Consequently, early environmentalism was not a social movement but rather an attempt by privileged classes to preserve a place for outdoor recreation.40 Working class individuals and ethnic minorities were generally excluded from conservation and preservation organizations.41 Moreover, urban, industrialized areas, viewed by early preservationists and conservationists as areas of pollution, degradation, and squalor, found no home in early environmentalism.42 Consequently, environmentalism did not evolve into a social movement until the 1960s—when diversity entered the fight to protect the environment.43

[*PG503]B.  The Second Era: The Rise of Modern Environmentalism in the 1960s

The most alarming of all man’s assaults upon the environment is the contamination of air, earth, rivers and sea with dangerous and even lethal materials. . . . For the first time in the history of the world, every human being is now subjected to contact with dangerous chemicals, from the moment of conception until death.44

Modern environmentalism differs from the conservation and preservation era in two salient respects. First, whereas the first era emphasized the protection or efficient management of the natural environment, the primary policy of modern environmentalism is based on the cleanup and control of pollution.45 Second, modern environmentalism displayed “social roots” decidedly absent from the first era.46 Charted by numerous citizen groups and studies of public attitudes,47 this change parallels the infusion of particular social values into the public arena and the widespread expression of those values in the environmental arena.48 Moreover, the approach of modern environmentalism transformed from top-down control by technical and managerial leaders into bottom-up grassroots demands from citizens and citizen groups.49

The publication of Rachel Carson’s Silent Spring in 1962 marked the beginning of modern environmentalism.50 Carson, known as the “godmother of modern environmentalism,”51 impacted the American [*PG504]public’s consciousness with her detailed exposition on the dangers of environmental pollution to human health.52 By examining the ecological impacts of hazardous substances that pollute both the natural and human environments, like pesticides, Carson fundamentally altered the way Americans perceived the environment and the dangers of toxins to themselves.53 Emphasizing the problems associated with industrial society, Carson argued that science and technology had been effectively removed from any larger policy framework and insulated from public input and opinion.54 Carson’s controversial thesis not only made Silent Spring an epoch event in the history of environmentalism, but also helped to launch a new decade of rebellion and protest in which the concept of “nature” was broadly construed to include quality-of-life issues.55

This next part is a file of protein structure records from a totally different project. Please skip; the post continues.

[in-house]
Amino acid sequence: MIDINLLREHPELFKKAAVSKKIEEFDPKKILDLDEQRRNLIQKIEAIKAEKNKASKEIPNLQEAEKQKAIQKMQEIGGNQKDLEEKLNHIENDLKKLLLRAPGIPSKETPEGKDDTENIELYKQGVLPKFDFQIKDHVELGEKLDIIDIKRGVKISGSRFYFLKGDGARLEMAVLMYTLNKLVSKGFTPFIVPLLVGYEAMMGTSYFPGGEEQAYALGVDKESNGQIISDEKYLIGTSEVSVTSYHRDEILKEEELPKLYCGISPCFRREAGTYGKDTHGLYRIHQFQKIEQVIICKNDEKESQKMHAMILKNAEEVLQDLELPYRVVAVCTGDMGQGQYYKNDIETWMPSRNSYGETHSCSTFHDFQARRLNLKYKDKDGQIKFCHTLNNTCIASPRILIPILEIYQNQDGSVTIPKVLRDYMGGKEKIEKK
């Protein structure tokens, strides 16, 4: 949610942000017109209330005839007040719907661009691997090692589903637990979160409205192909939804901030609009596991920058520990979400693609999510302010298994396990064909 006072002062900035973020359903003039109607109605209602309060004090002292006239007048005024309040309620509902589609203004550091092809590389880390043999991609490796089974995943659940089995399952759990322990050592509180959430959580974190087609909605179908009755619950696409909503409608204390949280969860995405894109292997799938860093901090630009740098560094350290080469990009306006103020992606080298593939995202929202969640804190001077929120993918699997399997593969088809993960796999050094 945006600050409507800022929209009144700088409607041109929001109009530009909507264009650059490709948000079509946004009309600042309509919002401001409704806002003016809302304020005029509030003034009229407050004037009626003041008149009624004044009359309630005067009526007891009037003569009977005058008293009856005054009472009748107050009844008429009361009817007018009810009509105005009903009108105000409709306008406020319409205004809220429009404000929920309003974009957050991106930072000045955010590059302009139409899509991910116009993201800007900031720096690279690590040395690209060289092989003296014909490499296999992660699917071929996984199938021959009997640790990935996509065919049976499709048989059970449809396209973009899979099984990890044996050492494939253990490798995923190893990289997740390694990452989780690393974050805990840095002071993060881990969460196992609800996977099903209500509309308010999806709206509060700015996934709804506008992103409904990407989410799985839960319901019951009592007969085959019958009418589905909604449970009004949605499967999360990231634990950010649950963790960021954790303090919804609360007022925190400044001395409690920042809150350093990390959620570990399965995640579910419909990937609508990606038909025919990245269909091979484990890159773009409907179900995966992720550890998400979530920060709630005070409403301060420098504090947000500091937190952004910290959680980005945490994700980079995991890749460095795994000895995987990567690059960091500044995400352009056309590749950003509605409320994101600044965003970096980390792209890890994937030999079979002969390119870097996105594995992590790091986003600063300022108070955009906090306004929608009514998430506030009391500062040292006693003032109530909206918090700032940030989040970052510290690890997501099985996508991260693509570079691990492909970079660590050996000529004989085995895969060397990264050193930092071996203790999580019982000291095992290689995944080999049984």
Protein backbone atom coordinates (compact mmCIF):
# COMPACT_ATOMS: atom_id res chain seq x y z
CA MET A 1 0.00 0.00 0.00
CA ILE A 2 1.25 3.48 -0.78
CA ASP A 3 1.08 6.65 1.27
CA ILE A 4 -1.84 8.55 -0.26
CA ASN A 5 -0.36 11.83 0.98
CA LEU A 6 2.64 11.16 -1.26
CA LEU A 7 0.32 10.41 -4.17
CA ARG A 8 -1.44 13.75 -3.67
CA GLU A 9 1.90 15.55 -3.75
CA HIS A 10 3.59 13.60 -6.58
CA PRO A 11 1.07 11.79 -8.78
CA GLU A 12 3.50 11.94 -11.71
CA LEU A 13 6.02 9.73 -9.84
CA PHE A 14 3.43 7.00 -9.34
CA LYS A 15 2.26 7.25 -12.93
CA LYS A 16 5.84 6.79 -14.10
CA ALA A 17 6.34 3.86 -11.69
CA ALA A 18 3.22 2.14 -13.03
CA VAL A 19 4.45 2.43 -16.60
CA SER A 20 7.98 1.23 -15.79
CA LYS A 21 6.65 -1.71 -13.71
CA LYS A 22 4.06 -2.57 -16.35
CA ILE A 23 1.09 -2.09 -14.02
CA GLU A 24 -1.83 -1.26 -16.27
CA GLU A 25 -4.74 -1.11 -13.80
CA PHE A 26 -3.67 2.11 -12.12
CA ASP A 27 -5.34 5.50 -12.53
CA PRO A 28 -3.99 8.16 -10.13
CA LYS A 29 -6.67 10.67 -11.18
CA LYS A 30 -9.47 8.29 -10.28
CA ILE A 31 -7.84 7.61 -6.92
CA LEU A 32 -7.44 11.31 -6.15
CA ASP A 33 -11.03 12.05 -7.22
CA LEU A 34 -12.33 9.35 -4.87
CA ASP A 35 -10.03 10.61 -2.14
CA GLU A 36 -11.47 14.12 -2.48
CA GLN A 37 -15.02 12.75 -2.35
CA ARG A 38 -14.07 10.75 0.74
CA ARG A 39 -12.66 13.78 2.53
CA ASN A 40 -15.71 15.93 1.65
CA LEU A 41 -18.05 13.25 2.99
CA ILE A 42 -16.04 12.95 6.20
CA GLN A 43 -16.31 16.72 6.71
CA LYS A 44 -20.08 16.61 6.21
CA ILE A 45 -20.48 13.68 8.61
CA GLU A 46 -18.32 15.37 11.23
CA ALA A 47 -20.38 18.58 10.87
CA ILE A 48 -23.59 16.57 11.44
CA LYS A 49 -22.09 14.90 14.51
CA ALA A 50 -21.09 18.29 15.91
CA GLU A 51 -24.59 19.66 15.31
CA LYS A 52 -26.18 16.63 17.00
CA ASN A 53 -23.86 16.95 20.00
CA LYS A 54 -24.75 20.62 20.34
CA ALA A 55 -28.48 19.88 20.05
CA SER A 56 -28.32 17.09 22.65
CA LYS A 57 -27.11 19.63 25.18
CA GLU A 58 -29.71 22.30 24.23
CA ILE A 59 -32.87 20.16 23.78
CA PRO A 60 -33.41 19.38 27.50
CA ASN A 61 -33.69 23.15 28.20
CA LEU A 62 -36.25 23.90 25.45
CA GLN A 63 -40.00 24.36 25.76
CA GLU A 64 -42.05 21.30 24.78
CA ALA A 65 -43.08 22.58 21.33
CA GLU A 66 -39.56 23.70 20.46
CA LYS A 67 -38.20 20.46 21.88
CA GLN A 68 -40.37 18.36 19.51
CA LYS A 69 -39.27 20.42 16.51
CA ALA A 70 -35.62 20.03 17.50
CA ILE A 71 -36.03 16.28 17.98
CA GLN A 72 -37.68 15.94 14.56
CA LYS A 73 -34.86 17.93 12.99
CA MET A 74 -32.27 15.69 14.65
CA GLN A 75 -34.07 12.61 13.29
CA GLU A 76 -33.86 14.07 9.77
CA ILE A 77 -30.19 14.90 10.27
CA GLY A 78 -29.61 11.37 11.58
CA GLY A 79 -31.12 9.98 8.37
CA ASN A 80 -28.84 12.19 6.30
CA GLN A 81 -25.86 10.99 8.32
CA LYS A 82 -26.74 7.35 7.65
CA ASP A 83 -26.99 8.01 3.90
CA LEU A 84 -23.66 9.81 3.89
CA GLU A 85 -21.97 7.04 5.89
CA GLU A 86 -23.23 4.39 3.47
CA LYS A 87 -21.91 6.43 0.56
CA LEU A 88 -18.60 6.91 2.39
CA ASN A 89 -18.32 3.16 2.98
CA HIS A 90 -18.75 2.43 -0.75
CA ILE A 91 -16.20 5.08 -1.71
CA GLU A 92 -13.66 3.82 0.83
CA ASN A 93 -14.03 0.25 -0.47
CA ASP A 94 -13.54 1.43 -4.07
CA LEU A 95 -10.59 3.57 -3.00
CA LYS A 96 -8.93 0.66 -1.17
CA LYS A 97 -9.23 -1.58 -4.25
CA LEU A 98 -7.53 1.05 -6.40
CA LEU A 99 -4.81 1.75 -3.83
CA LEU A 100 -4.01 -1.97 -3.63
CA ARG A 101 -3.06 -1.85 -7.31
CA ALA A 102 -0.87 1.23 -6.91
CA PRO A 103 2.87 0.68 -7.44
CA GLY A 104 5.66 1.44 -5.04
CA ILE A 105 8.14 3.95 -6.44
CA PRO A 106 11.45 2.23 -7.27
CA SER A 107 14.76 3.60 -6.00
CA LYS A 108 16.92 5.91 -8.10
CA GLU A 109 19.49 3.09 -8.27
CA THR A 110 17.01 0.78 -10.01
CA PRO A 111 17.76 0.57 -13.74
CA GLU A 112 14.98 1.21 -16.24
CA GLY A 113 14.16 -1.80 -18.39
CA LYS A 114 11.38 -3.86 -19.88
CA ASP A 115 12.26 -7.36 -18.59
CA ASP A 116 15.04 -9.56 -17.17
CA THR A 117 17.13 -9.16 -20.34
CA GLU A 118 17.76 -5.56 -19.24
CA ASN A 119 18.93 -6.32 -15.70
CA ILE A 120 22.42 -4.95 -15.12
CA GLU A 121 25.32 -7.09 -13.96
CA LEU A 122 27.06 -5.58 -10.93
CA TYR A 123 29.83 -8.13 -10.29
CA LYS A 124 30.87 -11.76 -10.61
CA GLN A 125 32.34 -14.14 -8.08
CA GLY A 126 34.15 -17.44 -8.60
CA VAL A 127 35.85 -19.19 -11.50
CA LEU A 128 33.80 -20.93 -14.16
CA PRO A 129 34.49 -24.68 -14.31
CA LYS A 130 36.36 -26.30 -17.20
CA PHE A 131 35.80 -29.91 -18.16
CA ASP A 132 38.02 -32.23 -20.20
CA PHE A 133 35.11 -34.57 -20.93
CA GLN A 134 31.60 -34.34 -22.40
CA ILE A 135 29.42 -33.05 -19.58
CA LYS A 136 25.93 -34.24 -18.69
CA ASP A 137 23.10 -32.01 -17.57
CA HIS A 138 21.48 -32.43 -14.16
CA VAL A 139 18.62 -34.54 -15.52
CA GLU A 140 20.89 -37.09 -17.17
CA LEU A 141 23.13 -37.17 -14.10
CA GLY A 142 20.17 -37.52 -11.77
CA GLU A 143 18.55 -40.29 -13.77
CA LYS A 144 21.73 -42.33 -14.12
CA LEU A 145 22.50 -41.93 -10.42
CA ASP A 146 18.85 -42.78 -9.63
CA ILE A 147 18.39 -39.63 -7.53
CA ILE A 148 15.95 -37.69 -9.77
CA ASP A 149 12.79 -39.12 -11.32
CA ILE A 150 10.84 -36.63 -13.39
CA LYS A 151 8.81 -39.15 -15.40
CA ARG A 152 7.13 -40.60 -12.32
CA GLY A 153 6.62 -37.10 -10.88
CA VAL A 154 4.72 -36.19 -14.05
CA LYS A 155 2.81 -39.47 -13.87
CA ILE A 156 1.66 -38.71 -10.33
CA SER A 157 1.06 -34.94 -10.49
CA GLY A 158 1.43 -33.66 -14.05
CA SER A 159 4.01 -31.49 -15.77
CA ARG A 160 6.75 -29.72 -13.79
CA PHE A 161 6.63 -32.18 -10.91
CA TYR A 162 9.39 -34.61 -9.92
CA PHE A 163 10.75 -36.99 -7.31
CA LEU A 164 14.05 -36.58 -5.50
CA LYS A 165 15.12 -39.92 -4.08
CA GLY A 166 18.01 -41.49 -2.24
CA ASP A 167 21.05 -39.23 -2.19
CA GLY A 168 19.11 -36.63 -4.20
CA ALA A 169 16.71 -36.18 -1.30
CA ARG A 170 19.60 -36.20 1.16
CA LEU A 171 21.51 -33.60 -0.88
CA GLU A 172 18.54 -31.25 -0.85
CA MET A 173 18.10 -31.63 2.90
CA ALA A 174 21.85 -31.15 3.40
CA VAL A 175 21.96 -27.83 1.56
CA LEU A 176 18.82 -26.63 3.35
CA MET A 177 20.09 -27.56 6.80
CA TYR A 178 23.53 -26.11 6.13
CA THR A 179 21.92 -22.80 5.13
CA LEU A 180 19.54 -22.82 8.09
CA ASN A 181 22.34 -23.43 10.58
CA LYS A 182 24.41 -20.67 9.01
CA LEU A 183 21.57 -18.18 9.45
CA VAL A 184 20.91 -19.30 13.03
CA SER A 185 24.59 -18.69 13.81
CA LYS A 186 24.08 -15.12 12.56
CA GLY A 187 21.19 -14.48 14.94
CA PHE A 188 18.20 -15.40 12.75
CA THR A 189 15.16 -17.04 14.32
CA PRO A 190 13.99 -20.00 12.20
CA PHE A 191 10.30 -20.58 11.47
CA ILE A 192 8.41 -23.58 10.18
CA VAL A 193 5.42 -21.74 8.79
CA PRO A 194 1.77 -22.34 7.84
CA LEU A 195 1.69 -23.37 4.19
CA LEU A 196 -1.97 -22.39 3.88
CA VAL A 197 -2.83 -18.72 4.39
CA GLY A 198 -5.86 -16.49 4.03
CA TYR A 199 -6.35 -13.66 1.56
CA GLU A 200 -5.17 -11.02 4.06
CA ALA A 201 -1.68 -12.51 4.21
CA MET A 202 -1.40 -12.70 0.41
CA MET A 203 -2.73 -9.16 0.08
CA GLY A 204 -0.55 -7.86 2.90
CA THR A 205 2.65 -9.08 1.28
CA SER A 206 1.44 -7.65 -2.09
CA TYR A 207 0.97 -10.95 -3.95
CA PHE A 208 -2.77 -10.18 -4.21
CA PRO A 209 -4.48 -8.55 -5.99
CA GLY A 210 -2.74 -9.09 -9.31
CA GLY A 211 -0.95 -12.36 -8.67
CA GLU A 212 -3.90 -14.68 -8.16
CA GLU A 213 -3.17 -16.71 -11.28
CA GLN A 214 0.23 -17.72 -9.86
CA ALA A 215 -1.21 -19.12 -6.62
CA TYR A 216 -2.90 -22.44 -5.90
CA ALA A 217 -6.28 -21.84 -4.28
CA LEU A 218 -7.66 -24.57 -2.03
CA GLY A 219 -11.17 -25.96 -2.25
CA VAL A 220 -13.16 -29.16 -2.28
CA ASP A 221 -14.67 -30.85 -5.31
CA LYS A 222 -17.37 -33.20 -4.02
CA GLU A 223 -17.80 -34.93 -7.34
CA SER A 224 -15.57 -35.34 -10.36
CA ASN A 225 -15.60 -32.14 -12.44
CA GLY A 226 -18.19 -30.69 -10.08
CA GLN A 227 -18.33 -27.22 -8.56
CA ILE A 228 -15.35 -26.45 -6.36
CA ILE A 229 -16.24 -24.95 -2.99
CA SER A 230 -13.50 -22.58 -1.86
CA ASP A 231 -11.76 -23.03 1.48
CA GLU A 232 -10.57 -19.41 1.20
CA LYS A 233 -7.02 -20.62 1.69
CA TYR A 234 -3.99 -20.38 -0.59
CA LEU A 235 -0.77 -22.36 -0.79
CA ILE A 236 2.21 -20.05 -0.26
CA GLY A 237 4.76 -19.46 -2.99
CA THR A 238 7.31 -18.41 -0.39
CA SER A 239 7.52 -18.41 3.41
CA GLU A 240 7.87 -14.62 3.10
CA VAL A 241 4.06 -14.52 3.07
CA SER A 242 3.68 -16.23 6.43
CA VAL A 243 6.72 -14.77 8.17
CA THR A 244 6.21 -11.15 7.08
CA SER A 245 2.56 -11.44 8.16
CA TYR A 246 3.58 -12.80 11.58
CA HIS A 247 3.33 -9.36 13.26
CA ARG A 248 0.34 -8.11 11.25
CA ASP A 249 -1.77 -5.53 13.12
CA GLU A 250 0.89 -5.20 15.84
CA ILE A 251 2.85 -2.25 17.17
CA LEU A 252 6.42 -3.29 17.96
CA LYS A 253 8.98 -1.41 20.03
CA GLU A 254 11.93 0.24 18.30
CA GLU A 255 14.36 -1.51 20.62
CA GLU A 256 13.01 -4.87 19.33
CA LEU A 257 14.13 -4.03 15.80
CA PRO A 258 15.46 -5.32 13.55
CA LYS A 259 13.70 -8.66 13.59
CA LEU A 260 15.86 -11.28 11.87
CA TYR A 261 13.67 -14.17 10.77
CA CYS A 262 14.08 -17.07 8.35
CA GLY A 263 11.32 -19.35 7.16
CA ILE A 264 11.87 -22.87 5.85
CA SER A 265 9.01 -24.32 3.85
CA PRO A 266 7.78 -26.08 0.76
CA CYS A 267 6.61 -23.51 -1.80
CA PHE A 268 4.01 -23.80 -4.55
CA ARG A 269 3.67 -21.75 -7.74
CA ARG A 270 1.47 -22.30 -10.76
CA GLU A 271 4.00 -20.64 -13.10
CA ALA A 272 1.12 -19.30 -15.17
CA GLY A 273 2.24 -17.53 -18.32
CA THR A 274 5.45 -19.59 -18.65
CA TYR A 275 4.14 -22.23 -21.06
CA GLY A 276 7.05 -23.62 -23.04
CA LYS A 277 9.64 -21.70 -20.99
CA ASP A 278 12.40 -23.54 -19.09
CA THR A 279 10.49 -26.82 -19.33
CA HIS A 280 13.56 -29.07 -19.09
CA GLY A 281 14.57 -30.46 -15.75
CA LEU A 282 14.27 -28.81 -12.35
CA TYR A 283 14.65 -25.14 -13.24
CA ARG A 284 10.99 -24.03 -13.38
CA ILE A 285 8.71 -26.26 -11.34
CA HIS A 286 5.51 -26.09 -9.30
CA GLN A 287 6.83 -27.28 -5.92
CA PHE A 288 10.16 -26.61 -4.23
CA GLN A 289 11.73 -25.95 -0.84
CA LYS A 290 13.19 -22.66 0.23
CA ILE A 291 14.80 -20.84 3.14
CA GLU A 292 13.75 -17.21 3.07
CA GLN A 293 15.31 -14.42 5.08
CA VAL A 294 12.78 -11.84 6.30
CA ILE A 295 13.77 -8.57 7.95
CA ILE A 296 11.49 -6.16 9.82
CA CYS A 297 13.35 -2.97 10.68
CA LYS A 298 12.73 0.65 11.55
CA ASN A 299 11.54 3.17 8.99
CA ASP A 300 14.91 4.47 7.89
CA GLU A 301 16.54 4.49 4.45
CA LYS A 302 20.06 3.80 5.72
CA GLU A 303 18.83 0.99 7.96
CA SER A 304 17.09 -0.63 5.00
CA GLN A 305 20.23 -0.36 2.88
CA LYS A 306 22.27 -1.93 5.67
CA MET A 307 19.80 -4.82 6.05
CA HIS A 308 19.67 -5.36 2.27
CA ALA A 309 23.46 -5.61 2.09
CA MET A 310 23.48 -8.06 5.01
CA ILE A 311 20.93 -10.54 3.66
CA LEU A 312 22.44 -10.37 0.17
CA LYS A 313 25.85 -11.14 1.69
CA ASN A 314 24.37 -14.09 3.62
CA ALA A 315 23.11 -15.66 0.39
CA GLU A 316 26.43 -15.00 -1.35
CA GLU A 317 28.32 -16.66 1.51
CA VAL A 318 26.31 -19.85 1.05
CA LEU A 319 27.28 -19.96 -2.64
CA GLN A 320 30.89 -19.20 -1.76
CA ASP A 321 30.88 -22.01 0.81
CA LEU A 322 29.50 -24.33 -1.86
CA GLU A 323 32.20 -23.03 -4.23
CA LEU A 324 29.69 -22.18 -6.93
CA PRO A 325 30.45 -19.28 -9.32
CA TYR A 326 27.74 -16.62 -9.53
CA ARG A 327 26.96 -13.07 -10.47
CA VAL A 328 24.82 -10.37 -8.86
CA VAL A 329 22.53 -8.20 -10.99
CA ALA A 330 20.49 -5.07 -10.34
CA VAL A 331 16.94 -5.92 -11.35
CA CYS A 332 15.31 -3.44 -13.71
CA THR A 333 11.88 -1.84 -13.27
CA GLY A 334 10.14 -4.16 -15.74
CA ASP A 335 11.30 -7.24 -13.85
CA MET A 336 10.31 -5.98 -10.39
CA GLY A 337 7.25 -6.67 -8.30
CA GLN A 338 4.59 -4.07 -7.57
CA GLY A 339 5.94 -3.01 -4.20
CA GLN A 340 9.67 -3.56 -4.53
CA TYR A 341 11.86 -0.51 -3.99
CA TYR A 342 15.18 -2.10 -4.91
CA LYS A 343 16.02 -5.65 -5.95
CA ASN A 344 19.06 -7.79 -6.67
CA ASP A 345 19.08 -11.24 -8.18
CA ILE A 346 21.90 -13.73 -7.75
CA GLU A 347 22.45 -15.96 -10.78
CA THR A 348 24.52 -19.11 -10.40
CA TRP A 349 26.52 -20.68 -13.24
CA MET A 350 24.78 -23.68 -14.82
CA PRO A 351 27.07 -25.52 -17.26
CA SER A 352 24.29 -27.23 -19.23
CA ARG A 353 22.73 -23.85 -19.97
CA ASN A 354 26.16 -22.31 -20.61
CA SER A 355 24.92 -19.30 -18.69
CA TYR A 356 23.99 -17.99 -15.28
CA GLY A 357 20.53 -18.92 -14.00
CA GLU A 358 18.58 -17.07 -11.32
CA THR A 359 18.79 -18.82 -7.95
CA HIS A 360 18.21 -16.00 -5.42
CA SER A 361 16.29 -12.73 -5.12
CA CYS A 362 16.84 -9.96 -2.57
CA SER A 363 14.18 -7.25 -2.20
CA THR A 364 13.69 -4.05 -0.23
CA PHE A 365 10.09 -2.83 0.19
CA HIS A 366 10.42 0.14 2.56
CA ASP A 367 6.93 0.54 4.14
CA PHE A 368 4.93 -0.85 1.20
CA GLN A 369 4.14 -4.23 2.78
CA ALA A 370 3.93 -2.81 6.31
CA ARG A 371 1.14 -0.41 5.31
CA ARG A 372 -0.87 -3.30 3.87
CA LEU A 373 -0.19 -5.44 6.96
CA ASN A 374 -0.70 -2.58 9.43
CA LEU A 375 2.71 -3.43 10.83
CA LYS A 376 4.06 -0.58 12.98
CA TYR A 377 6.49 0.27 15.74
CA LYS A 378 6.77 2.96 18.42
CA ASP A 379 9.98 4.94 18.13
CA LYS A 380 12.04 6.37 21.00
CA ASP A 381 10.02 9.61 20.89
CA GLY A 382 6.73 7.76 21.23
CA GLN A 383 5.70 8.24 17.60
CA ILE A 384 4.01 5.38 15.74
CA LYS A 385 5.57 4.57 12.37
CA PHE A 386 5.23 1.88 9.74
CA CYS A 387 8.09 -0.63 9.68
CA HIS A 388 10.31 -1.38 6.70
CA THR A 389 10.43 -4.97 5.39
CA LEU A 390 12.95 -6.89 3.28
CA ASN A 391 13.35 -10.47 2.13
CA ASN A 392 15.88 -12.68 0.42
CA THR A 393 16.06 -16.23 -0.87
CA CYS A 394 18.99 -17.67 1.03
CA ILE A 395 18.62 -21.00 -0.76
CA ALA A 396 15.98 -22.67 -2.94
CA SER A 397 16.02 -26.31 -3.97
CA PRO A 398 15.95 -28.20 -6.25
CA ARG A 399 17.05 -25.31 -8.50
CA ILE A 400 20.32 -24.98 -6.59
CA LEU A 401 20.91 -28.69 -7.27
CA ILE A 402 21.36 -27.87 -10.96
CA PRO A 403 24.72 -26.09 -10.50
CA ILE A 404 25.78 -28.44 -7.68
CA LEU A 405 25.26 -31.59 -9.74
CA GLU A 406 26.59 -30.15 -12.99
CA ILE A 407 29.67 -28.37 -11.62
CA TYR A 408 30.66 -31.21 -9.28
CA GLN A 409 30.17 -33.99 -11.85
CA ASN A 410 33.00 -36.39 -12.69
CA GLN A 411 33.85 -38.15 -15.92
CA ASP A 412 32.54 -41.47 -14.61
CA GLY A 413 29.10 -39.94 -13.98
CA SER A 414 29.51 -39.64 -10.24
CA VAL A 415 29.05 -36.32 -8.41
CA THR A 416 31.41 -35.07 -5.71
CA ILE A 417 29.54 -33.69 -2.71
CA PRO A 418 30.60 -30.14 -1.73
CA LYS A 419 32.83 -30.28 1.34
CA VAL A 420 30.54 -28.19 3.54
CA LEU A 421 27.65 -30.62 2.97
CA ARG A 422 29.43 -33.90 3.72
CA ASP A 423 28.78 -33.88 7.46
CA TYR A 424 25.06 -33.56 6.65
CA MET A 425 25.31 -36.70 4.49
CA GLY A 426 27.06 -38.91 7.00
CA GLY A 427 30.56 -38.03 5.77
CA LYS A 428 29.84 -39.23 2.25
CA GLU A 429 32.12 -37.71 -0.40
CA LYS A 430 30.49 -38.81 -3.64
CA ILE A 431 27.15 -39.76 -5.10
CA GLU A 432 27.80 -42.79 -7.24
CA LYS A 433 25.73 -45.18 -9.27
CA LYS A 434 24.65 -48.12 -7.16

The Environmental Movement differs markedly from other American social movements because it was saddled, from its inception, with conservative traditions.56 Indeed, some activists were initially cautious about the association of environmentalism with population control and anti-urban elitism.57 Nevertheless, the Environmental Movement flourished in the 1960s amid an era of social activism which fostered the rise of the Civil Rights, Peace, and Women’s movements.

Most activists linked environmentalism with novel values that could restructure society and form alternative institutions and lifestyles.58 Increasing ecological awareness in the areas of organic gardening and urban and rural communal living grew in popularity and were popularized by the underground press.59 Moreover, “[s]everal New Left ecology collectives were organized in the late 1960s to focus [*PG505]on the waste issue and were pivotal in the formation of community-based recycling centers.”60

Furthermore, the Environmental Movement was precipitated by two major social changes in American culture.61 First, citizens began searching for improved standards of living and amenities, beyond necessities and conveniences, due to increased personal and social “real income.”62 Rising standards of living allowed Americans to view nature as an essential provider of recreational activities.63 Second, increasing levels of education spawned values associated with personal creativity and self-development, including involvement with the natural environment.64 Both of these societal changes allowed individuals to think broadly about the natural habitat in which they lived, worked, and played.